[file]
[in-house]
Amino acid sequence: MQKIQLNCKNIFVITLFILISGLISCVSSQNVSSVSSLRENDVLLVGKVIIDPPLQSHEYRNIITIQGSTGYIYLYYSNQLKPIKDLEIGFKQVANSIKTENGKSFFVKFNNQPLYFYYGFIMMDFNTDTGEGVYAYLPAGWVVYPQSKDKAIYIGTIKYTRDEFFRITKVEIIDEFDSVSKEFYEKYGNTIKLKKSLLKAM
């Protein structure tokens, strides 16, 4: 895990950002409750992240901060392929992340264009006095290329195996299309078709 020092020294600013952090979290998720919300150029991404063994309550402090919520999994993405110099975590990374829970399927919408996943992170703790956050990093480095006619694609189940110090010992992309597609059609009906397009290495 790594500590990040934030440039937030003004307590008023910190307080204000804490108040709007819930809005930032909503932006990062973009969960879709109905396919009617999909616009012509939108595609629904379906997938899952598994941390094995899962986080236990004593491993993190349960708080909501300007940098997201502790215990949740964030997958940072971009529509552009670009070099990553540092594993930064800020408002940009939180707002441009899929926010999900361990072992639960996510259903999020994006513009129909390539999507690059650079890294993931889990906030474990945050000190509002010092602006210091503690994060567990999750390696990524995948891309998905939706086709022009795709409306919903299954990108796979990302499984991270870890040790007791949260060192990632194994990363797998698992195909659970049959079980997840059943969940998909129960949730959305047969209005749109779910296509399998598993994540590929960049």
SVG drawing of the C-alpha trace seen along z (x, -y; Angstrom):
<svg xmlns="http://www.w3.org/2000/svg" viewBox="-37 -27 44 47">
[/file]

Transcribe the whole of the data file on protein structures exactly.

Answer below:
[in-house]
Amino acid sequence: MQKIQLNCKNIFVITLFILISGLISCVSSQNVSSVSSLRENDVLLVGKVIIDPPLQSHEYRNIITIQGSTGYIYLYYSNQLKPIKDLEIGFKQVANSIKTENGKSFFVKFNNQPLYFYYGFIMMDFNTDTGEGVYAYLPAGWVVYPQSKDKAIYIGTIKYTRDEFFRITKVEIIDEFDSVSKEFYEKYGNTIKLKKSLLKAM
């Protein structure tokens, strides 16, 4: 895990950002409750992240901060392929992340264009006095290329195996299309078709 020092020294600013952090979290998720919300150029991404063994309550402090919520999994993405110099975590990374829970399927919408996943992170703790956050990093480095006619694609189940110090010992992309597609059609009906397009290495 790594500590990040934030440039937030003004307590008023910190307080204000804490108040709007819930809005930032909503932006990062973009969960879709109905396919009617999909616009012509939108595609629904379906997938899952598994941390094995899962986080236990004593491993993190349960708080909501300007940098997201502790215990949740964030997958940072971009529509552009670009070099990553540092594993930064800020408002940009939180707002441009899929926010999900361990072992639960996510259903999020994006513009129909390539999507690059650079890294993931889990906030474990945050000190509002010092602006210091503690994060567990999750390696990524995948891309998905939706086709022009795709409306919903299954990108796979990302499984991270870890040790007791949260060192990632194994990363797998698992195909659970049959079980997840059943969940998909129960949730959305047969209005749109779910296509399998598993994540590929960049």
SVG drawing of the C-alpha trace seen along z (x, -y; Angstrom):
<svg xmlns="http://www.w3.org/2000/svg" viewBox="-37 -27 44 47">